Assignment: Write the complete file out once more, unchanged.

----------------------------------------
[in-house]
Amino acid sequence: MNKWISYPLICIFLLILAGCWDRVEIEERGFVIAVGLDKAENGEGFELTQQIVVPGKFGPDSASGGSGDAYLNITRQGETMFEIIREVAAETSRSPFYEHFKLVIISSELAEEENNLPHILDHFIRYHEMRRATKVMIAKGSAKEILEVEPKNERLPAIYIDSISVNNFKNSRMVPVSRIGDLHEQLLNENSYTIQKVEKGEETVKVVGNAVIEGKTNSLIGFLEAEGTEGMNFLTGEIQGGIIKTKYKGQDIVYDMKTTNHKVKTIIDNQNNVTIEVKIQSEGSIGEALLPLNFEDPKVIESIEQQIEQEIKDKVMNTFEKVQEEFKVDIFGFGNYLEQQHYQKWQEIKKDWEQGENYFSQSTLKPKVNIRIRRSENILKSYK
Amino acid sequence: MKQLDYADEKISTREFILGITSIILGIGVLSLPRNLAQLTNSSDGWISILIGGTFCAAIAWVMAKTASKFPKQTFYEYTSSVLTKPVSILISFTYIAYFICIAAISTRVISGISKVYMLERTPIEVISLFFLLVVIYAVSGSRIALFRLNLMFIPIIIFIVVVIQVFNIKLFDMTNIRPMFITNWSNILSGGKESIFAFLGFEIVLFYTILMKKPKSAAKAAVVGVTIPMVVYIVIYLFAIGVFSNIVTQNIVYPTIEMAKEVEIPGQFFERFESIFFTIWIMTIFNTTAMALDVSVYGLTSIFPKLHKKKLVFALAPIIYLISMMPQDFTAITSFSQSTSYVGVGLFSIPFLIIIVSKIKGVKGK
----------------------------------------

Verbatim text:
[in-house]
Amino acid sequence: MNKWISYPLICIFLLILAGCWDRVEIEERGFVIAVGLDKAENGEGFELTQQIVVPGKFGPDSASGGSGDAYLNITRQGETMFEIIREVAAETSRSPFYEHFKLVIISSELAEEENNLPHILDHFIRYHEMRRATKVMIAKGSAKEILEVEPKNERLPAIYIDSISVNNFKNSRMVPVSRIGDLHEQLLNENSYTIQKVEKGEETVKVVGNAVIEGKTNSLIGFLEAEGTEGMNFLTGEIQGGIIKTKYKGQDIVYDMKTTNHKVKTIIDNQNNVTIEVKIQSEGSIGEALLPLNFEDPKVIESIEQQIEQEIKDKVMNTFEKVQEEFKVDIFGFGNYLEQQHYQKWQEIKKDWEQGENYFSQSTLKPKVNIRIRRSENILKSYK
Amino acid sequence: MKQLDYADEKISTREFILGITSIILGIGVLSLPRNLAQLTNSSDGWISILIGGTFCAAIAWVMAKTASKFPKQTFYEYTSSVLTKPVSILISFTYIAYFICIAAISTRVISGISKVYMLERTPIEVISLFFLLVVIYAVSGSRIALFRLNLMFIPIIIFIVVVIQVFNIKLFDMTNIRPMFITNWSNILSGGKESIFAFLGFEIVLFYTILMKKPKSAAKAAVVGVTIPMVVYIVIYLFAIGVFSNIVTQNIVYPTIEMAKEVEIPGQFFERFESIFFTIWIMTIFNTTAMALDVSVYGLTSIFPKLHKKKLVFALAPIIYLISMMPQDFTAITSFSQSTSYVGVGLFSIPFLIIIVSKIKGVKGK